It's a marketing thing too. Like Omega and Bulova watches used in the moonshots. They have commanded decades of interest and high prices. I'm sure Nasa people were getting kickbacks.

E-K said...

Does anyone believe the story that an Omega packed up and an astronaught just happened to have a cheap Bulova as back-up ?

But that's the difference between the two economic models. A pencil is ideal in space and doesn't need to be used underwater. There is a massive market in the West for items that our superheros use and wear.

The more utilitarian Russians are still producing gas and we (the UK) aren't.

Until Ukraine Russian rockets were taking US space crew to the ISS.

Anonymous said...

"domestic heat control was famously achieved by opening the windows in winter"

Like a lost world of energy surplus, not that I approve of wasting the stuff.

It's a bit like that in urban bits of Iceland, where geothermal hot water pipes run under the streets and most houses are very warm at very little cost.

old git carlisle said...

It was reported that the unaccounted gas for some Northern Ireland town gas systems was 30%..

I can recall the installation of some pressure control systems in UK that were controlled using venting Wizard controllers .

Don Cox said...

"It was reported that the unaccounted gas for some Northern Ireland town gas systems was 30%.."

That was presumably unpaid for rather than unused ? Financial leakage rather than gas leakage.

One advantage of global warming is that there are huge crops of blackberries and apples this year. How does your garden grow?


AndrewZ said...

"A pencil is ideal in space"

No, a pen is much better. The point of a pencil might break, and sharpening it creates wood shavings. If these small bits of debris aren't caught, they will drift around the cabin and might get into the machinery or be inhaled by an astronaut.

andrew said...

Like Andrews says
And you really do not want graphite dust in a space station.

dearieme said...

Two of our apples are carrying good crops, a third was cut down in the winter, and a fourth is being a bit surly.

We have plenty of brambles - not the cultivar strains, but wild ones from the hedges, teased out to grow on trellises.

I'm lucky; my wife doesn't care for them so I get the lot.

old git carlisle said...


True - meters found bricked up behind walls but reticulation was in bad condition and some doubts about actual calorific values of gas as opposed to declared cv

AndrewZ said...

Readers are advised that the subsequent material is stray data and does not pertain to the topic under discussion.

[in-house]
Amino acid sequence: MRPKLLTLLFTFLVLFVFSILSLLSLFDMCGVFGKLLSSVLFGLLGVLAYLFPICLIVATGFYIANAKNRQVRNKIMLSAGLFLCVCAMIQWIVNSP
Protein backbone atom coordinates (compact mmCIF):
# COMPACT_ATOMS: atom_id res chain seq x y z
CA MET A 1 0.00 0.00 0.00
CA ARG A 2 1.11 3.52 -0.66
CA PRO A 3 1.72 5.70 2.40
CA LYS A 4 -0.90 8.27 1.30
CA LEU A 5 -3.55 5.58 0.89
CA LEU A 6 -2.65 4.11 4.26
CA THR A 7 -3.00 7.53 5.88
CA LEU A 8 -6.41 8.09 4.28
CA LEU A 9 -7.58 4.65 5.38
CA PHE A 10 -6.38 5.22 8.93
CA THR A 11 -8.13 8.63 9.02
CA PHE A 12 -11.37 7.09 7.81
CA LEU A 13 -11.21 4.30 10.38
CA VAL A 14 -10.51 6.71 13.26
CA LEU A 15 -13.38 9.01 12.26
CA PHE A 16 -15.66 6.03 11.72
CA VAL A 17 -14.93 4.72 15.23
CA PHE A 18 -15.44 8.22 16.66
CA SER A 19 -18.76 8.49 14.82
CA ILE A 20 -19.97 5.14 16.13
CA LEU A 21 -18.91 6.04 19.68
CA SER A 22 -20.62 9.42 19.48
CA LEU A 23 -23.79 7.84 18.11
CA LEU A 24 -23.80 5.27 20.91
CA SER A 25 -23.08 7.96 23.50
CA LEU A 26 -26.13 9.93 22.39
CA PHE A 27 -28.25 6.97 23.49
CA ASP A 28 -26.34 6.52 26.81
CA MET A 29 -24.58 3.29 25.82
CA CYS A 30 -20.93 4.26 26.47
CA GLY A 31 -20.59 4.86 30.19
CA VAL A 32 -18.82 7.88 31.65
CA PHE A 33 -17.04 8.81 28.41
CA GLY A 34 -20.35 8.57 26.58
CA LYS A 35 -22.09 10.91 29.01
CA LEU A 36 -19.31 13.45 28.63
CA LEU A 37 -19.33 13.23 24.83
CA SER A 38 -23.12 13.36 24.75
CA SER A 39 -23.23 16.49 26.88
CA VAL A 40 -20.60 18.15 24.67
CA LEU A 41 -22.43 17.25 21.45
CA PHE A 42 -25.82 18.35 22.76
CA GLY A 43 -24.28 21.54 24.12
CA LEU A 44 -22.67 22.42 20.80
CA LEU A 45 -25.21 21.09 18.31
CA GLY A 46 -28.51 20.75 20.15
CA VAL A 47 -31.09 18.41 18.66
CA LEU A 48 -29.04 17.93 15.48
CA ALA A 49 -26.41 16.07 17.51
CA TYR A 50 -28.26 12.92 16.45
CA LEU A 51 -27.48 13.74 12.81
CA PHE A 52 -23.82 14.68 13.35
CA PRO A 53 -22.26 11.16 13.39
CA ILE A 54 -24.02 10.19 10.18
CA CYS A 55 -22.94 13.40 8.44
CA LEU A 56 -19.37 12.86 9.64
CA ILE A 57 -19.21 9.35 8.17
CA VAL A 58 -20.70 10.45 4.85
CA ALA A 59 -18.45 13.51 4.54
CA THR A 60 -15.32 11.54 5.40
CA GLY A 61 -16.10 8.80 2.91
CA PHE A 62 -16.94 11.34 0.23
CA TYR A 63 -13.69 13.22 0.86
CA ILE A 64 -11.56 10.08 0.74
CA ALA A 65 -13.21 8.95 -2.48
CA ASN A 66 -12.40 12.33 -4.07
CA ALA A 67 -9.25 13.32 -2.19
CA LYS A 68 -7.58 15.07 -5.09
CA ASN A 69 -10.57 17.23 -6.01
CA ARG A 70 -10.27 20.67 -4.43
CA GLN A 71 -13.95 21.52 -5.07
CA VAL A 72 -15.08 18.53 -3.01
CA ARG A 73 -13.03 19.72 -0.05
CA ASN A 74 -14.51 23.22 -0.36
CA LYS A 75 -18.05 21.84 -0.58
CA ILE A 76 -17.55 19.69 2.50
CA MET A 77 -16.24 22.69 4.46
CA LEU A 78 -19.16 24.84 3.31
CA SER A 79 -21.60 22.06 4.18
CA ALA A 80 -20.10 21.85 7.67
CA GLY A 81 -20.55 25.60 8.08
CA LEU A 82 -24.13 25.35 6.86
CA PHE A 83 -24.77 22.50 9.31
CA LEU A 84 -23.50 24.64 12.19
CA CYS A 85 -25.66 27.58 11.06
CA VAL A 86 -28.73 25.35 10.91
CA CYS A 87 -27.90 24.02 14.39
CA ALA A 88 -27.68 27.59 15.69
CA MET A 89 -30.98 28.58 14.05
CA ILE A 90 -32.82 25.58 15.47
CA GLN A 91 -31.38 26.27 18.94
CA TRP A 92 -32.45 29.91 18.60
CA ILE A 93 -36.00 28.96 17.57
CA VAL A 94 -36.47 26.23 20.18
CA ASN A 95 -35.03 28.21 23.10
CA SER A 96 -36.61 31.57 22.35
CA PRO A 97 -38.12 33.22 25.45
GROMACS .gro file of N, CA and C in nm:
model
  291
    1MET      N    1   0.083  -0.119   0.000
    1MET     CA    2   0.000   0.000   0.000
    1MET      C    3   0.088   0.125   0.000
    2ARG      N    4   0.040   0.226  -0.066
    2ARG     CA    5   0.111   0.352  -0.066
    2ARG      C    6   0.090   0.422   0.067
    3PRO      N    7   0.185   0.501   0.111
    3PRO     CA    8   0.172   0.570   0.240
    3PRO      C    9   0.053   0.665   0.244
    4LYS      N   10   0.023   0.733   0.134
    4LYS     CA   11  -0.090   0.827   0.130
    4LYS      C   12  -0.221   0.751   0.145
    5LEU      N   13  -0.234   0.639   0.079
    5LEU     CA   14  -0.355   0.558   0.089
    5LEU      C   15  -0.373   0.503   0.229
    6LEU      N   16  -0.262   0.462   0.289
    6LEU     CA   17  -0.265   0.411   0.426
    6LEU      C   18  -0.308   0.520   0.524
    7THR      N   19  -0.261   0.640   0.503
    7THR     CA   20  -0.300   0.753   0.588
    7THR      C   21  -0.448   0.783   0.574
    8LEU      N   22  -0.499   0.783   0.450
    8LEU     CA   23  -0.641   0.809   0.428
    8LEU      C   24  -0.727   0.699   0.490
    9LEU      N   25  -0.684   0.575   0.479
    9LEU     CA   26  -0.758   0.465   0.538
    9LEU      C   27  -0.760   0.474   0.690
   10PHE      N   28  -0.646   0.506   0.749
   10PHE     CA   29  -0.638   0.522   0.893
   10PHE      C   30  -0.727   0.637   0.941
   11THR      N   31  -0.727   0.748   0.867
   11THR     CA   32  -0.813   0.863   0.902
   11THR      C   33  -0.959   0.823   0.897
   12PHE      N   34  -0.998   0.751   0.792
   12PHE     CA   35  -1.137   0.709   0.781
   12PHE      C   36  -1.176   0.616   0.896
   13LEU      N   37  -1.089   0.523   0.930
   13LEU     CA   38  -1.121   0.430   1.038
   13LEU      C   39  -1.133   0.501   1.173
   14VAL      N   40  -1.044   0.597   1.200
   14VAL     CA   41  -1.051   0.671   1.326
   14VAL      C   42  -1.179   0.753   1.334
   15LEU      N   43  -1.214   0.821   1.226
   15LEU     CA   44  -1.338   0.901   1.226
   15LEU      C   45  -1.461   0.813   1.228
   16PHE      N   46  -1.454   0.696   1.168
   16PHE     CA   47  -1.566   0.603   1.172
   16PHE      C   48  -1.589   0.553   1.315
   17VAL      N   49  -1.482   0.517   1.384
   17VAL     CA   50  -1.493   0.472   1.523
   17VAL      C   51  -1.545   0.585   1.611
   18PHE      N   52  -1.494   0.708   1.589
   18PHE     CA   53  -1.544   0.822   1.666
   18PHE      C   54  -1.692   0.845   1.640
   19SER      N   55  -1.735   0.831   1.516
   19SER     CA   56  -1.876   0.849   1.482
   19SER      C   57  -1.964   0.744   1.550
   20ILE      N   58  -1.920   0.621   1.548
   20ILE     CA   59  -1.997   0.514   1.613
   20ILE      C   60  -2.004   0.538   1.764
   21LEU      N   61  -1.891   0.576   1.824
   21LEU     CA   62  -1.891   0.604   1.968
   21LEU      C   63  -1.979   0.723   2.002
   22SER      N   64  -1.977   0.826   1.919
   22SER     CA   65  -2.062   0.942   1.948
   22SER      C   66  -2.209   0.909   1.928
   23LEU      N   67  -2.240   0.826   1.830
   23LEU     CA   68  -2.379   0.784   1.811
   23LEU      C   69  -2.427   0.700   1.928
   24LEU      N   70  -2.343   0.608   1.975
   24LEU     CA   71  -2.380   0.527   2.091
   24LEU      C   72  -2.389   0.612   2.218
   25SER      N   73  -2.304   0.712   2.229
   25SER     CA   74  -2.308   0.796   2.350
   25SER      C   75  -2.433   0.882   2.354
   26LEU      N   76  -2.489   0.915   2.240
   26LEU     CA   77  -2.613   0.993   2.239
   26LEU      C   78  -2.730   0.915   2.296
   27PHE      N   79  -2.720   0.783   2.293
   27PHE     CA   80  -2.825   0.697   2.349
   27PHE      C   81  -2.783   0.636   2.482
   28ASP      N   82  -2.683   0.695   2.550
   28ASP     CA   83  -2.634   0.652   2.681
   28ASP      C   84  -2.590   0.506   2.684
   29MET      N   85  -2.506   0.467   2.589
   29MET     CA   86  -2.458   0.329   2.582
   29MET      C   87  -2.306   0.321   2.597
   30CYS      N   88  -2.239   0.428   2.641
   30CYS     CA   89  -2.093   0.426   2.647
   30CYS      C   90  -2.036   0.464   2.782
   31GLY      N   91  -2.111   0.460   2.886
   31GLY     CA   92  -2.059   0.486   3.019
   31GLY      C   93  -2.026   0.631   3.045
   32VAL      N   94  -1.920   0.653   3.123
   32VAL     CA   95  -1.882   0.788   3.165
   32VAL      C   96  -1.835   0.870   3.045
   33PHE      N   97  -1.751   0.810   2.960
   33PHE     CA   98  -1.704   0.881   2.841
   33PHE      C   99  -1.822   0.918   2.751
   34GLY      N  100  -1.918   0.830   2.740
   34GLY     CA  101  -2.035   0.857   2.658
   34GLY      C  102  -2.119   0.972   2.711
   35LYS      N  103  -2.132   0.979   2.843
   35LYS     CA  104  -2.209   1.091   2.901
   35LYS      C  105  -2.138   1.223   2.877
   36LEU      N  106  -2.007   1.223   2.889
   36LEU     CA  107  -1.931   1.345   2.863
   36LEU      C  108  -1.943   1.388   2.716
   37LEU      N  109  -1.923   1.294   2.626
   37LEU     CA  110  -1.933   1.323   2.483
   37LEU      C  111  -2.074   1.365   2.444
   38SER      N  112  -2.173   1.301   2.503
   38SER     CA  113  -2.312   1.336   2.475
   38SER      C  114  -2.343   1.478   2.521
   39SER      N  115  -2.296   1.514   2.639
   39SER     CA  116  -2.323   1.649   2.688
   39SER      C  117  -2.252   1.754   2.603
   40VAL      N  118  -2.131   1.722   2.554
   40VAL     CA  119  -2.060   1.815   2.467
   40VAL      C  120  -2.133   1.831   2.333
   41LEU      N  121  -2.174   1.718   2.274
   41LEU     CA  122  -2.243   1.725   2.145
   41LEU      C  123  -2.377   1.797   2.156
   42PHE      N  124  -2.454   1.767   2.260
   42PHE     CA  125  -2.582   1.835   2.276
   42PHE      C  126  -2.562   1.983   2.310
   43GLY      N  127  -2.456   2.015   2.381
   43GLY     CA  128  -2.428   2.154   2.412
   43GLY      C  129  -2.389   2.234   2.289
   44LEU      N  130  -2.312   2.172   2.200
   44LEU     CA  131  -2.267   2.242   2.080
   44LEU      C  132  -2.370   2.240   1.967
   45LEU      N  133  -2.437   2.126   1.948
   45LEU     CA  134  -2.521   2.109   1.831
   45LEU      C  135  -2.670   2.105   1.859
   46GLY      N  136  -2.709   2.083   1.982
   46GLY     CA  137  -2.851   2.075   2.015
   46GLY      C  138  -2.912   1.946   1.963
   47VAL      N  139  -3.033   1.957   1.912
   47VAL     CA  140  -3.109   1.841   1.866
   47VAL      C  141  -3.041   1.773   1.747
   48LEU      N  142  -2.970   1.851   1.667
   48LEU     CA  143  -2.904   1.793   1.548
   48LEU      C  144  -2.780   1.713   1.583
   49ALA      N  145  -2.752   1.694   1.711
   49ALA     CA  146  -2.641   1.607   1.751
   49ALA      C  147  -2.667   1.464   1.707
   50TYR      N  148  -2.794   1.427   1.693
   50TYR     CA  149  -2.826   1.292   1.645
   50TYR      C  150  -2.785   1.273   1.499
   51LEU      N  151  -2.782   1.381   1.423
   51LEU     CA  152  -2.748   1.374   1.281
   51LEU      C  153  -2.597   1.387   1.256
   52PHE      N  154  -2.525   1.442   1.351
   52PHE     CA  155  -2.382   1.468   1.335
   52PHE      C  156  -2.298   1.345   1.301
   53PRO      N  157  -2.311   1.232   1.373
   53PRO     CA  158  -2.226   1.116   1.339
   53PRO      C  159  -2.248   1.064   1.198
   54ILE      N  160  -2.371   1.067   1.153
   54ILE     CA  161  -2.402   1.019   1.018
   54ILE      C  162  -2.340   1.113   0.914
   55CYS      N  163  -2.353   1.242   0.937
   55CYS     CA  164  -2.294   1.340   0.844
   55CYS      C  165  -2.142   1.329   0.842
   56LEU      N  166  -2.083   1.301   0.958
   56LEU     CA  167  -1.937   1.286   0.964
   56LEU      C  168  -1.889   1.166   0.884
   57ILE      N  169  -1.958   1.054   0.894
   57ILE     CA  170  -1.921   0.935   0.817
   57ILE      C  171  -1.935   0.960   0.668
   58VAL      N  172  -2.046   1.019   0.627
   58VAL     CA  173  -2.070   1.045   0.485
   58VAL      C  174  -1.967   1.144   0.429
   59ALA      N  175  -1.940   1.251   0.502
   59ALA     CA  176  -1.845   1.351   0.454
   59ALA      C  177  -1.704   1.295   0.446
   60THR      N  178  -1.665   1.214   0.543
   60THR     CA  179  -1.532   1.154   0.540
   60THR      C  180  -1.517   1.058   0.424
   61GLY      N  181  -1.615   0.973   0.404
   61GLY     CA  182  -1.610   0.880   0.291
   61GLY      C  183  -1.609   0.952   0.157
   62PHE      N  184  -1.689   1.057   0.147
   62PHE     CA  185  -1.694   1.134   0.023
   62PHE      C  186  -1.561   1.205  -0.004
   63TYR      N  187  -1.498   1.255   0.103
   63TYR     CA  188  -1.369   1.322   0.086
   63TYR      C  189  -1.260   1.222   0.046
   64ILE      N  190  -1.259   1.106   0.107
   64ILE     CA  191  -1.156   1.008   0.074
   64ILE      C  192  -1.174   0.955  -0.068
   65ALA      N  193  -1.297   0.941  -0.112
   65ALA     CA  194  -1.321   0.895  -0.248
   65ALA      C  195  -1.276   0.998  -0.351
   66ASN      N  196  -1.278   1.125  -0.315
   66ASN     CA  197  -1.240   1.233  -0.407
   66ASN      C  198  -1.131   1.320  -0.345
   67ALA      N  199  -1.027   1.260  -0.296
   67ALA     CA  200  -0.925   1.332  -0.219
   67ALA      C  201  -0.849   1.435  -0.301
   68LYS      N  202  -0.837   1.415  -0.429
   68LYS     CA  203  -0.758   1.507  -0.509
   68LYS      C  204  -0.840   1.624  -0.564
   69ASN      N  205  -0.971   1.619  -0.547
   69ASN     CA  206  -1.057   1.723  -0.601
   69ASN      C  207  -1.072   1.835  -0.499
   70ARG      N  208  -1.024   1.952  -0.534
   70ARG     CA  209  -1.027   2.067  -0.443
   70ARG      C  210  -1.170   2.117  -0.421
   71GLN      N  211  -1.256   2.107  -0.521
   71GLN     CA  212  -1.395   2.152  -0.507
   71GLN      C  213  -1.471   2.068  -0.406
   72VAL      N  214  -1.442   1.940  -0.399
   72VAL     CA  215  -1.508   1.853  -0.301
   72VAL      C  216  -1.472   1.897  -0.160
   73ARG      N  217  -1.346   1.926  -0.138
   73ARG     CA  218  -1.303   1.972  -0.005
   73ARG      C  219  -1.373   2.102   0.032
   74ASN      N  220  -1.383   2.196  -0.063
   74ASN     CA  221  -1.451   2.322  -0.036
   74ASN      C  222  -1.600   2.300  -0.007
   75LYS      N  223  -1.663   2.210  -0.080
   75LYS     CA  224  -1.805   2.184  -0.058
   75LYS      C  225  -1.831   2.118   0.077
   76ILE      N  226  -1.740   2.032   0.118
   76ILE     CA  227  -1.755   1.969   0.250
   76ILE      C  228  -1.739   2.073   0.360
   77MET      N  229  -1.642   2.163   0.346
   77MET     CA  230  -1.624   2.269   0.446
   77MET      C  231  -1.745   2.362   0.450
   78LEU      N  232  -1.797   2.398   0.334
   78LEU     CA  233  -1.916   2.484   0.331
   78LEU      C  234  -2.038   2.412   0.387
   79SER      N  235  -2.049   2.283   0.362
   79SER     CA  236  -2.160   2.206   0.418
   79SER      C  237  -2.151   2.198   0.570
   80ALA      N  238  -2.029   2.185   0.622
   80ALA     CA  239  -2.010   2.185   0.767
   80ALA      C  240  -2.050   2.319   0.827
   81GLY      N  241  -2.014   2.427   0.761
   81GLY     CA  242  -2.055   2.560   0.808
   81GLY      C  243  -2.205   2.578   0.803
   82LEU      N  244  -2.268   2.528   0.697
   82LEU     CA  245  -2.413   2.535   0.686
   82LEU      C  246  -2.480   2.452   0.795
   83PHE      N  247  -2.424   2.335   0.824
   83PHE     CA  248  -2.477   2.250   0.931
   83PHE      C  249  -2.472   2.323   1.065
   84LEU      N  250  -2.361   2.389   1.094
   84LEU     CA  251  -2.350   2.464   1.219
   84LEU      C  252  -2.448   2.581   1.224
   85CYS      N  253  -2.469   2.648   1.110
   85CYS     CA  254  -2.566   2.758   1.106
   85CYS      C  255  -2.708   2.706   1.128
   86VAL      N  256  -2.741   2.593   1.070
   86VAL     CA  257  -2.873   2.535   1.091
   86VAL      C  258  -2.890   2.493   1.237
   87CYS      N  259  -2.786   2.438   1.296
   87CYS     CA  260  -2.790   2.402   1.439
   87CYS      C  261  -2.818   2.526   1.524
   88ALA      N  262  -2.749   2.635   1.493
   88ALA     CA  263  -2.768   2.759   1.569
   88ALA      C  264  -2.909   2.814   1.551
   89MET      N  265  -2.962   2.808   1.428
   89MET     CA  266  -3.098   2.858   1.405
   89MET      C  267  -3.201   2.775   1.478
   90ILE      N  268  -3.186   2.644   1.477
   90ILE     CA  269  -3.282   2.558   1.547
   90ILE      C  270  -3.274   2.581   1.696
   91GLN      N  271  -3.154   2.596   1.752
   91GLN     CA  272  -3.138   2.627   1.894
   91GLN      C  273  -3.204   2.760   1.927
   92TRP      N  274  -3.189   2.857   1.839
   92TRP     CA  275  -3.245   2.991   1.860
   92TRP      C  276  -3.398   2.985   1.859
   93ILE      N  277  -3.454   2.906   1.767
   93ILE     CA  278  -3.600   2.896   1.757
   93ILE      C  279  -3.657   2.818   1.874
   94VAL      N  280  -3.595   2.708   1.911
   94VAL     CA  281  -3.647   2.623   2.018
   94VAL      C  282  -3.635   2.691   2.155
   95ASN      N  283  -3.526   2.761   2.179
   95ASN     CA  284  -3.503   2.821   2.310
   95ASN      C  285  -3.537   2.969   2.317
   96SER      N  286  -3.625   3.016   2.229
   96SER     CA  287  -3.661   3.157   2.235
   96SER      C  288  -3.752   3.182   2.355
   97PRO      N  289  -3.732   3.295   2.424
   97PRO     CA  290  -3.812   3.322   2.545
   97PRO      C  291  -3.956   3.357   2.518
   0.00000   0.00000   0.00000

The methane anecdote could be taken as yet another example of the level of corruption in Russia. But I think it also illustrates a deeper problem.

For centuries - under Tsarism, communism, and the current gangsterism - the political culture of Russia has been defined by the centralisation of power in the hands of a tiny elite and unconditional obedience to authority. The elite treats the lives of the people as a resource to be exploited in any way that it finds expedient, and any signs of independent thought or initiative are suppressed.

Widespread corruption also normalises exploitation and cheating, and promotes a culture of cynicism in which it's every man for himself and only suckers try to do the right thing.

So, the political culture promotes the idea that individual lives don't matter and the broader culture of corruption promotes the idea that nobody has any moral obligations to anybody else. The result is an utterly nihilistic culture in which people don't care about greenhouse gasses, civilian casualties, military casualties on their own side, or anything beyond self-interest.

This means that Russia is actually more decadent than the West, but in a different way. We have the feckless self-indulgence of the rich and complacent, which can be cured by any shock to the system which destroys that complacency. They have the limitless cruelty that comes from the collapse of all social and moral obligations other than obedience to the powerful, and it's much harder to climb out of that pit.

DJK said...

A pencil is an absolute no-no in a clean environment, like a spacecraft. It creates dust and needs constant maintenance, so I've always doubted the Russian pencil anecdote.

Nice story about leakage in the Russian pipeline network, but I feel that the concept of acceptable and not-acceptable answers would apply in a lot of bureaucracies.

Anyway, it really begs the question of what percentage of Russian gas leaks to the atmosphere between extraction and the consumer in Germany, and what percentage must be siphoned off to run the compressors, etc. And how does this compare with shale gas from the US, transported to Europe in liquified form.

E-K said...

Couldn't they have one of those school desk type windy pencil sharpeners with a vacuum cleaner attached ?

Only joking. You got me, guys.

Bloke in Callao said...

Thank you Mr Drew. I wish you would compile a slim volume of your military and other adventures, though I dare say you don't have the time.